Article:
Granulosa cells (n = 4 replicates of four broiler breeder hens each) were cultured as described above, and cell culture media collected. Progesterone concentrations in the cell culture media in response to metformin treatment were quantified by a competitive ELISA as previously described for cell culture medium samples (Petroff et al. 1997, Hughes et al. 2019). Microplates (Corning Costar) were coated with 100 µL of goat anti-mouse IgG secondary antibody (2 µg/mL; EMD Millipore) and incubated overnight at 4°C. Unbound antibody was removed from the plate by washing in wash buffer (5× MOPS stock and 10% Tween 20; pH 7.2; WB). In total, 100 µL of monoclonal mouse anti-progesterone primary antibody (57.8 ng/mL; East Coast Bio, North Berwick, ME) was added to each well except the wells designated to test non-specific binding and the plate was sealed and incubated on a shaker for 1.5 h. The plate was washed with WB to remove excess primary antibody. In total, 100 µL of cell culture media collected from granulosa cell cultures treated with metformin, progesterone standards to generate a standard curve, or the assay buffer to determine non-specific binding was then added in duplicate wells. Progesterone (Cayman Chemical, Ann Arbor, MI) concentrations for the standard curve ranged from 0.078 to 10 ng/mL, with a two-fold difference between each dilution. The concentration for the lower end of the range was chosen to allow quantification of the least amount of progesterone in media typically expected out of prehierarchical follicular granulosa cells. Cell culture media samples were diluted, if necessary, to fit within the progesterone detection limits of the assay. Cell culture media samples and antibodies were diluted in assay buffer (0.04 M 3-(N-morpholino) propanesulfonic acid, 0.12 M NaCl, 0.01 M EDTA, 0.05% Tween 20, 0.005% chlorhexidine digluconate, and 0.1% gelatin; pH 7.2). The plates were incubated on a plate shaker for 1.5 h followed by washes in WB and then 125 µL of substrate solution (0.05 M sodium acetate, 0.5 M hydrogen peroxide, and 3,3′,5,5′-tetramethyl benzidine (20 mg/mL in dimethyl sulfoxide; TMB) was added to each well. Plates were sealed and incubated at 37°C for 15 min, followed by the addition of 50 µL of stop solution (0.5 M H2SO4). Plates were read in a Victor3 1420 Multilabel Counter (PerkinElmer, Waltham, MA, USA), and optical density was assessed at 450 nm. All samples were run in duplicates, and each assay was repeated at least 4 times to serve as an internal replication. The intra-assay coefficients of variation for the samples were less than 15%.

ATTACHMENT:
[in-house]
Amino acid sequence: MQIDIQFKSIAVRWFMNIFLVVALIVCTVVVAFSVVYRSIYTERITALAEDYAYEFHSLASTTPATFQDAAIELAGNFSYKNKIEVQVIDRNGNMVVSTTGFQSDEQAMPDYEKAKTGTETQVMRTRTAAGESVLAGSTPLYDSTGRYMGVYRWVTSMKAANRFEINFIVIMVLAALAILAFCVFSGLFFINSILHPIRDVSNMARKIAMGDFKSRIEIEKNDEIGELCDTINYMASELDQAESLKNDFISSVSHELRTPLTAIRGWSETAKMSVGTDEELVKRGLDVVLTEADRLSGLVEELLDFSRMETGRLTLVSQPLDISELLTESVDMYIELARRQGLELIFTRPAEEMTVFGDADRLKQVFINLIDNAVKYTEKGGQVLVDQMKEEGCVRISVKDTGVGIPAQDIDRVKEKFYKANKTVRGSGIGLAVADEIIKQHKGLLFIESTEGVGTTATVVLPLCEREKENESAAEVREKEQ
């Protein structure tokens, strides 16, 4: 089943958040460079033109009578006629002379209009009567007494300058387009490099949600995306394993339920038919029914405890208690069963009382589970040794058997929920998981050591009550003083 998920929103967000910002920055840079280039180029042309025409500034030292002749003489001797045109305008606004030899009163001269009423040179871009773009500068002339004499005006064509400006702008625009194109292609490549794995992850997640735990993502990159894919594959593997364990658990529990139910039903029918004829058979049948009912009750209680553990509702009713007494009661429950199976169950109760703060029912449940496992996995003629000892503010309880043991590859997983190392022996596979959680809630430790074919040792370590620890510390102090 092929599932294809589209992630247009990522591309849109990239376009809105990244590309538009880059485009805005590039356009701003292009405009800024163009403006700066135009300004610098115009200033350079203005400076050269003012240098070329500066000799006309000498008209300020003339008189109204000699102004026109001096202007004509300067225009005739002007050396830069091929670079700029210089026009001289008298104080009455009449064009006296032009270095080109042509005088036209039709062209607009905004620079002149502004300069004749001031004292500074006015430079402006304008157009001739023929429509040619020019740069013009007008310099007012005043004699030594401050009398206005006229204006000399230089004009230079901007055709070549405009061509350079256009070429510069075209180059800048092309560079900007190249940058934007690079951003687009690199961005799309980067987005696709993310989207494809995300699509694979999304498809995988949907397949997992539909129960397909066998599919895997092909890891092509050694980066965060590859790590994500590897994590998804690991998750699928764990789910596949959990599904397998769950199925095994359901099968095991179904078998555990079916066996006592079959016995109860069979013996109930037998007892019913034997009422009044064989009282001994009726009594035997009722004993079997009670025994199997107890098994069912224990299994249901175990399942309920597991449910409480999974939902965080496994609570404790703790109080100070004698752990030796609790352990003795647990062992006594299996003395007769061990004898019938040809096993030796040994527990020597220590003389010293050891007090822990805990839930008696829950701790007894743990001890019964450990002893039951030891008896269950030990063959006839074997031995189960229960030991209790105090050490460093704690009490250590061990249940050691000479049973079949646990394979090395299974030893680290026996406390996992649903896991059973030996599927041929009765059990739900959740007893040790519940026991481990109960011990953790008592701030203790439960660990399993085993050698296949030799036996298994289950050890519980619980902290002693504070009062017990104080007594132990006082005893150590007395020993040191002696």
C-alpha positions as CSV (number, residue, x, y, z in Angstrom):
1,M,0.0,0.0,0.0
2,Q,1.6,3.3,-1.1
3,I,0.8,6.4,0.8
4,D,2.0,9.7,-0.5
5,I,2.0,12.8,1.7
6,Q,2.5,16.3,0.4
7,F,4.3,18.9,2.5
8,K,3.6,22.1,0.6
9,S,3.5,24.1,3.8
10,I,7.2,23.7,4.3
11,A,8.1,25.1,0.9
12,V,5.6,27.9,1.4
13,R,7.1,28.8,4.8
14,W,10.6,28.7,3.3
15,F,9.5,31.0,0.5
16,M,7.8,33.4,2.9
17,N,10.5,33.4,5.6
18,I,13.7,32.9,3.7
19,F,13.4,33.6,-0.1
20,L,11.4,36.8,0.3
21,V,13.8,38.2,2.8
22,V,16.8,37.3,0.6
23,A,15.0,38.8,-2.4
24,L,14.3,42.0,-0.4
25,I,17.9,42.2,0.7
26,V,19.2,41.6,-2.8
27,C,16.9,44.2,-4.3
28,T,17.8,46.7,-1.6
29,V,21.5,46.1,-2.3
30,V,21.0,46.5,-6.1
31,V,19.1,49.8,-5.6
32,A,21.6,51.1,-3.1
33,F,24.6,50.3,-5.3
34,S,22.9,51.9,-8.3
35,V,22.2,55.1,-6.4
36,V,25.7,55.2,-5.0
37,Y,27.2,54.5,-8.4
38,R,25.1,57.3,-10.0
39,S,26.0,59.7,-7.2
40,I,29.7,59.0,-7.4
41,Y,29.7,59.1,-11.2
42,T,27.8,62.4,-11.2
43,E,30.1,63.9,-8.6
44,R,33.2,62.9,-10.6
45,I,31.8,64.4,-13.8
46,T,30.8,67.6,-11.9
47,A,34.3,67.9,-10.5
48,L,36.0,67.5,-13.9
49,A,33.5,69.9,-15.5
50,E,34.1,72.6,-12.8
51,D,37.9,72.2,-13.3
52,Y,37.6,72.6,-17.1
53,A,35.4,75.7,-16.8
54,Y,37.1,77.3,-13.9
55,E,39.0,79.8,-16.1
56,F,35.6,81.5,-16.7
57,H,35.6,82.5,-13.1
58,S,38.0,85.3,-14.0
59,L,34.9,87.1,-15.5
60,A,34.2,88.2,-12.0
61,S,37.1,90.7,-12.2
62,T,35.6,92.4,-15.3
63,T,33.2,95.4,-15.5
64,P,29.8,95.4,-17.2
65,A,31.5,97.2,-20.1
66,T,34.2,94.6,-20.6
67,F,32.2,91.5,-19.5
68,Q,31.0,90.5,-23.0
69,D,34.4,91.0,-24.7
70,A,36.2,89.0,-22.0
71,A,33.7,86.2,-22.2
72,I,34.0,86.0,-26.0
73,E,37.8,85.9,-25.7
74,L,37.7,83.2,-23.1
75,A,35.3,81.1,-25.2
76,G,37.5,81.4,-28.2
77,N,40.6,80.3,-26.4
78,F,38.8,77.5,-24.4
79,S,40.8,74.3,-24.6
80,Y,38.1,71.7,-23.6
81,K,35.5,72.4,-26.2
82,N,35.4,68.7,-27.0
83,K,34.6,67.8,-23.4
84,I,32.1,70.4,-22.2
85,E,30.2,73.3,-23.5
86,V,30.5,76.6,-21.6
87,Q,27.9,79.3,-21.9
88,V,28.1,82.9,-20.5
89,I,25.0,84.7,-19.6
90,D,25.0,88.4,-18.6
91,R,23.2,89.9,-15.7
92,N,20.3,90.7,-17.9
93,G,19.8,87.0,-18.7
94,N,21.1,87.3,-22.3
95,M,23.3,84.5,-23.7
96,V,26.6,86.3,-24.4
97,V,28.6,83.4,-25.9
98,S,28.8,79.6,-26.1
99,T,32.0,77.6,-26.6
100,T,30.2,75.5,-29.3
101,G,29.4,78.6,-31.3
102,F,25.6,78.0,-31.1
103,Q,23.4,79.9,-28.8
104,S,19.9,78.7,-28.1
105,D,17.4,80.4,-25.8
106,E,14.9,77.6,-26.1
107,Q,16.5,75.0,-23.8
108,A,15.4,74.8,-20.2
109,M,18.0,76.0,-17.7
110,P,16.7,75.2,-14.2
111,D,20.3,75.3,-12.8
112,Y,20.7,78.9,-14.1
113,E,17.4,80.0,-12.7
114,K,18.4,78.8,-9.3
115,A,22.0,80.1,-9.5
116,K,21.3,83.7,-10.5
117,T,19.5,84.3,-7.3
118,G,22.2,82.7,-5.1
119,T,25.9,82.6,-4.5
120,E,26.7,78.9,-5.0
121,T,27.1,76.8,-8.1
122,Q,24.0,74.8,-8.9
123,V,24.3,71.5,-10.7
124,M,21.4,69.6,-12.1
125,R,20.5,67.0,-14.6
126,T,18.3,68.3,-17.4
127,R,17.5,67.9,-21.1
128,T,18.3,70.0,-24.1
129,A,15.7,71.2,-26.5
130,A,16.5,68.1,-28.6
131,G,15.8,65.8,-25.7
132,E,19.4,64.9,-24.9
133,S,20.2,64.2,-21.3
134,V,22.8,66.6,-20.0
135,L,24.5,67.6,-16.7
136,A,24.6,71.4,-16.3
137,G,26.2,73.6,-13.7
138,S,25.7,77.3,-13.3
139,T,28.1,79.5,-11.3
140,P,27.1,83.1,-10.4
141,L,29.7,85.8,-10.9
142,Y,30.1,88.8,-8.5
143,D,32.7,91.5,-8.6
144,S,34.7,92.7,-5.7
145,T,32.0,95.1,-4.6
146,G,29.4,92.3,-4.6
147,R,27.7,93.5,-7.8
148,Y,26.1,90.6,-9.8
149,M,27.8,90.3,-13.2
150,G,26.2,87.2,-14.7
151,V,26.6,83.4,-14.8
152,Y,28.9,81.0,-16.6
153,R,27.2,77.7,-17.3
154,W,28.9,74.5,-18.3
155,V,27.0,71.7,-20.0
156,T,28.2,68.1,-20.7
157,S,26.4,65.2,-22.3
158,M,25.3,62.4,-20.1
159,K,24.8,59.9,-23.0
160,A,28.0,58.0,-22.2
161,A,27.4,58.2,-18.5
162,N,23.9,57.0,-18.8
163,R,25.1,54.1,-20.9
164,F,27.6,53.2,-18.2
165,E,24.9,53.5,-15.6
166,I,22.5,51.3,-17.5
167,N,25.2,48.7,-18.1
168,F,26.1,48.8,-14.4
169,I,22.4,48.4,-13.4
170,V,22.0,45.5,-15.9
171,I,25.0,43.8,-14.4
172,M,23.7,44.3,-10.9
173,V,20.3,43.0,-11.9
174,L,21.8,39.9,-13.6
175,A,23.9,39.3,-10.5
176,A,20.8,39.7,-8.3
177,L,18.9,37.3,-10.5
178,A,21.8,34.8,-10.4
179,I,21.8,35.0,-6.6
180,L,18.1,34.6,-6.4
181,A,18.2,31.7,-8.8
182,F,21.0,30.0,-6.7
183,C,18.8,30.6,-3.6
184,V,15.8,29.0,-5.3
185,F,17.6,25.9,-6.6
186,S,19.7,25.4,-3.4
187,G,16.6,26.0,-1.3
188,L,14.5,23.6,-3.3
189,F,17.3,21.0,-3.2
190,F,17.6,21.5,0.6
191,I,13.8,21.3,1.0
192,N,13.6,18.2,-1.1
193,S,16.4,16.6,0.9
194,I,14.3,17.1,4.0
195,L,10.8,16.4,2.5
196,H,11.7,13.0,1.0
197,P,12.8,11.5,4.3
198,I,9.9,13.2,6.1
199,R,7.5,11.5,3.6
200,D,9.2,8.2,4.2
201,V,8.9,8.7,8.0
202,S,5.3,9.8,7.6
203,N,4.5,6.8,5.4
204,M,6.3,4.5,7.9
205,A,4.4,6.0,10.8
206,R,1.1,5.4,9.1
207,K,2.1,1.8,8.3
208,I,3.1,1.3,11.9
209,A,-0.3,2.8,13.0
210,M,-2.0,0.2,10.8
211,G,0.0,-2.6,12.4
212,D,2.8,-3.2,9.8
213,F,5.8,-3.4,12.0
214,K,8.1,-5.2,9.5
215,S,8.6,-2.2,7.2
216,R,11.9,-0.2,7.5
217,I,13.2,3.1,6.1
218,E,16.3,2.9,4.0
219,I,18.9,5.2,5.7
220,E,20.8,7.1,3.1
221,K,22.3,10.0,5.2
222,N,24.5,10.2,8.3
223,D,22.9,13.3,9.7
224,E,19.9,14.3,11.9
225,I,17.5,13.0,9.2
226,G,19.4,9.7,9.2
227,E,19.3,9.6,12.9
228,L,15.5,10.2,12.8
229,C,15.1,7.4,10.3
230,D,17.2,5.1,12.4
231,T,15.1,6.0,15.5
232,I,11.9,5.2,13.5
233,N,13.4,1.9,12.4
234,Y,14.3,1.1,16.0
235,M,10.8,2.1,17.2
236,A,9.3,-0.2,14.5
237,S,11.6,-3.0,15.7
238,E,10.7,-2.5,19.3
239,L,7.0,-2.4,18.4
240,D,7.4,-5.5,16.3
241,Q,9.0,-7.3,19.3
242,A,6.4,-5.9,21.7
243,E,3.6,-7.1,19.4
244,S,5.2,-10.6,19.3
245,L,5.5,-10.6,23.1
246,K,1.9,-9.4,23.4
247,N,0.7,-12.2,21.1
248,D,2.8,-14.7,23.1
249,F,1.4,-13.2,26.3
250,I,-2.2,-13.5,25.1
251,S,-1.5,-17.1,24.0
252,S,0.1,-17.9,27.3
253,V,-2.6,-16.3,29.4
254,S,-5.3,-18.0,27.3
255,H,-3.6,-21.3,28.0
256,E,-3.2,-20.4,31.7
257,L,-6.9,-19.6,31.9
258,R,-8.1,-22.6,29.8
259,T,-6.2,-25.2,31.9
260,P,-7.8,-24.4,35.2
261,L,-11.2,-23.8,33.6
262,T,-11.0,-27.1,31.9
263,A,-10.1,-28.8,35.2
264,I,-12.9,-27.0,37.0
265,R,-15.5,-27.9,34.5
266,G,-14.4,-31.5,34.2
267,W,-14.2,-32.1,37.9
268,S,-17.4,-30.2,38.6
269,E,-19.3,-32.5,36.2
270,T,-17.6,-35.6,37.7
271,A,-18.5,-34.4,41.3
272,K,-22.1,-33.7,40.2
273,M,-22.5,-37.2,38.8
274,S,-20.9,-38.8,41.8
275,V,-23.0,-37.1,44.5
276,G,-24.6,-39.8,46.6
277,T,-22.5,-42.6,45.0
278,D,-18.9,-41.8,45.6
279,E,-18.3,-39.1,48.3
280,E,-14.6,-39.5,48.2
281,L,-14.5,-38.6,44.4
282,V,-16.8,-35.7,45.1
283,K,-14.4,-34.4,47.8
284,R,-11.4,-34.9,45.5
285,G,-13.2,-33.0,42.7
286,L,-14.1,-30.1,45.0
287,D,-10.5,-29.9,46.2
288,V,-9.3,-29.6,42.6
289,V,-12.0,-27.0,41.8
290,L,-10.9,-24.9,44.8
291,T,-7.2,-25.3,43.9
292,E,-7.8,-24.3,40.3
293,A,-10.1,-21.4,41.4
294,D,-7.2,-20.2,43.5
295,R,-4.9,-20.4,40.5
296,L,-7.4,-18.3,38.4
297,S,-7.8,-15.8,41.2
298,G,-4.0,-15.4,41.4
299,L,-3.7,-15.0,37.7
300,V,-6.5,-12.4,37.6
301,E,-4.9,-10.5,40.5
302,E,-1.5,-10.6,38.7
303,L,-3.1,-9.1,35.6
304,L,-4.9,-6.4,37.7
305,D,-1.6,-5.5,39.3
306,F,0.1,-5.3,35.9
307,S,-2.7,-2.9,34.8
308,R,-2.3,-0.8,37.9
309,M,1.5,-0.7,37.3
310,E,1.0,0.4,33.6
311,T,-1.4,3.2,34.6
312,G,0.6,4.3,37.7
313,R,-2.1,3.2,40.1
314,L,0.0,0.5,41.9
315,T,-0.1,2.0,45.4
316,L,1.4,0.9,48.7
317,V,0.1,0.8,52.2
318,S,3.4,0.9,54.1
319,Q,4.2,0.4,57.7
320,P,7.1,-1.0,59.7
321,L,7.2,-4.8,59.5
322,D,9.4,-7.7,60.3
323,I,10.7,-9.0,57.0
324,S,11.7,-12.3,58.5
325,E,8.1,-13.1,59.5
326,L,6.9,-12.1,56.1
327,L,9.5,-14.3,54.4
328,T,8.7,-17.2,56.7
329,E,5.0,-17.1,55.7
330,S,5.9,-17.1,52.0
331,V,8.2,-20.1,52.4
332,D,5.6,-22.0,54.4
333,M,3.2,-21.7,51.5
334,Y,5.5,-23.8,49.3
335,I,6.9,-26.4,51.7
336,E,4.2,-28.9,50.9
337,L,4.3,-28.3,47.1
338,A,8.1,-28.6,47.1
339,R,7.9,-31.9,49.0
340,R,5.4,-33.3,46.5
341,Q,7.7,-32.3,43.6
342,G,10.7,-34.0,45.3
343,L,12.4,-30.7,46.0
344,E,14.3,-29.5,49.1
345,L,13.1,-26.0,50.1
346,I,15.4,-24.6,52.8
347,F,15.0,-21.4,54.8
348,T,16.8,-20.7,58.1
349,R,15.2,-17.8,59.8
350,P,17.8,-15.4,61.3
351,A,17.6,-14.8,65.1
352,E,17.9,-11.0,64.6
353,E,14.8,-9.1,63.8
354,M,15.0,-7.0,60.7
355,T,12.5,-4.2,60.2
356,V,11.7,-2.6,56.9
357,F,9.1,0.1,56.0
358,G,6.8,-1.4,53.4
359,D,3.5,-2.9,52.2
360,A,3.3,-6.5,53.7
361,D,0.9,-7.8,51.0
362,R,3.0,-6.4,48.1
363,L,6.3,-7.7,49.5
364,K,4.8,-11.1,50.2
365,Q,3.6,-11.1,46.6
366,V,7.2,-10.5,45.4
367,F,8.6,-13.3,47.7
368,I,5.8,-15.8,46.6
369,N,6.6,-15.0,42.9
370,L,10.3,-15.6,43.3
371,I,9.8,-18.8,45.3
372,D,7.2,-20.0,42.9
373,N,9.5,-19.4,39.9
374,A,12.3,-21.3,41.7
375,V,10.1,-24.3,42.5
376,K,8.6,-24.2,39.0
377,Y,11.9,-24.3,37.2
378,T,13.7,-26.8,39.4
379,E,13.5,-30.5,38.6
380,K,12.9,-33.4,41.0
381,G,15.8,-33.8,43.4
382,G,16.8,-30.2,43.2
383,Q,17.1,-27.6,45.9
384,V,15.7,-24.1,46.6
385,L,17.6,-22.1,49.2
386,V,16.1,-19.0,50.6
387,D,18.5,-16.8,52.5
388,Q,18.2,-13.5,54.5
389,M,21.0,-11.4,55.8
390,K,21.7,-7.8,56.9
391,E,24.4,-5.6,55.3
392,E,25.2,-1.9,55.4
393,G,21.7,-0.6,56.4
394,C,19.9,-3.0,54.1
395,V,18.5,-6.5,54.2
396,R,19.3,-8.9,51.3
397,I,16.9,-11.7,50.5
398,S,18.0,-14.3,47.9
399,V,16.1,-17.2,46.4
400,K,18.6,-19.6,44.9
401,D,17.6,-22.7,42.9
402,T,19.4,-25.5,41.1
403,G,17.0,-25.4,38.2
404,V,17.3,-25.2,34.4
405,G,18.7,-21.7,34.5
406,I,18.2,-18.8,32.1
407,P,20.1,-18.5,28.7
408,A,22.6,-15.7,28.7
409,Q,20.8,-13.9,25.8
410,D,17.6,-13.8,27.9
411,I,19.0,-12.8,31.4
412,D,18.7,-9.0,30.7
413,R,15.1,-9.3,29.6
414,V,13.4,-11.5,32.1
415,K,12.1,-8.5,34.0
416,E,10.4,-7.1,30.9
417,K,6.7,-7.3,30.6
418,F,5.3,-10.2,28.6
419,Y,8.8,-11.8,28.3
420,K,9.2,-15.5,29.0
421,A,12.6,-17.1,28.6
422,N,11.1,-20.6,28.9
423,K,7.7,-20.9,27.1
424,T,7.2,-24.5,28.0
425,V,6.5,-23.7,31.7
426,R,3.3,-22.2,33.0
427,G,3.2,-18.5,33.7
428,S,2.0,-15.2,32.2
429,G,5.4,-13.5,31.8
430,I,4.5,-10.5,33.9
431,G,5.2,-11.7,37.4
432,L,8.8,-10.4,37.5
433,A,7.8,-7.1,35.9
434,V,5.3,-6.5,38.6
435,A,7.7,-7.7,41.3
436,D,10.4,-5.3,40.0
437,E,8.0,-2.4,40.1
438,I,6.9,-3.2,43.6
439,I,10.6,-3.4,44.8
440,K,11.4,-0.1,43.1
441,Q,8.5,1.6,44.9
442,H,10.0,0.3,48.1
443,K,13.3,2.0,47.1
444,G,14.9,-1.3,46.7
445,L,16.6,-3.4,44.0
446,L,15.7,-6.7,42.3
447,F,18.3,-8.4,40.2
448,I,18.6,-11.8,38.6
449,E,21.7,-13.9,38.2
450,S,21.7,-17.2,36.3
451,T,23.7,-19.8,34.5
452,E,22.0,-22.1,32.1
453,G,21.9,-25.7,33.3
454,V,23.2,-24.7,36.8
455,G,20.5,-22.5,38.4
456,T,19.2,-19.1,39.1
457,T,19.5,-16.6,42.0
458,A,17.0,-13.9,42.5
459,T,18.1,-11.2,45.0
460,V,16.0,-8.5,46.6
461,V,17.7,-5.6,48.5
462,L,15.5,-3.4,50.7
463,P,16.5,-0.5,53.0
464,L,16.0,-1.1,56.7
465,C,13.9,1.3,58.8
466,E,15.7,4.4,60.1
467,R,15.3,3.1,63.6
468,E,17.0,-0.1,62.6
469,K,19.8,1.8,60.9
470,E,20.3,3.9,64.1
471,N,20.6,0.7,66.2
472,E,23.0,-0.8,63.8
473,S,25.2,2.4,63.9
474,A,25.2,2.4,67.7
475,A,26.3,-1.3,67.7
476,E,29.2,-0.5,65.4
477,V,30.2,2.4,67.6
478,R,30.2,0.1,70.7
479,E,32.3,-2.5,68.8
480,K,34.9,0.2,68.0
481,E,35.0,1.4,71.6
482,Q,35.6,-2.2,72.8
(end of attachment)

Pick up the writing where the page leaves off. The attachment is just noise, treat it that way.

Statistical analyses

All data were subjected to ANOVA using the general linear model (GLM) procedure of the Statistical Analysis System (SAS Institute Inc.; Cary, NC) or GraphPad Prism version 8.0.0. Differences among individual means were determined by using a Tukey’s HSD test. A probability level of P ≤ 0.05 is considered statistically significant. Data on the effect of metformin on granulosa cell STAR, FSHR, CYP11A1, and HSD3B1 mRNA abundance were expressed as fold differences normalized to ribosomal protein gene, RPL19. Data on the effect of metformin on granulosa cell pAMPK, pERK, pACC, and pAkt abundance is expressed as a proportion of AMPK, ERK, ACC or Akt abundance, respectively, and compared among the treatments. Progesterone concentrations in the cell culture media were normalized to total cellular protein concentrations in each well and analyzed using ANOVA as described above, which also included ELISA plate as a covariate in the model. All data are represented as mean ±s.e.m.

Results

Effect of metformin on granulosa cell pAMPK and pACC abundance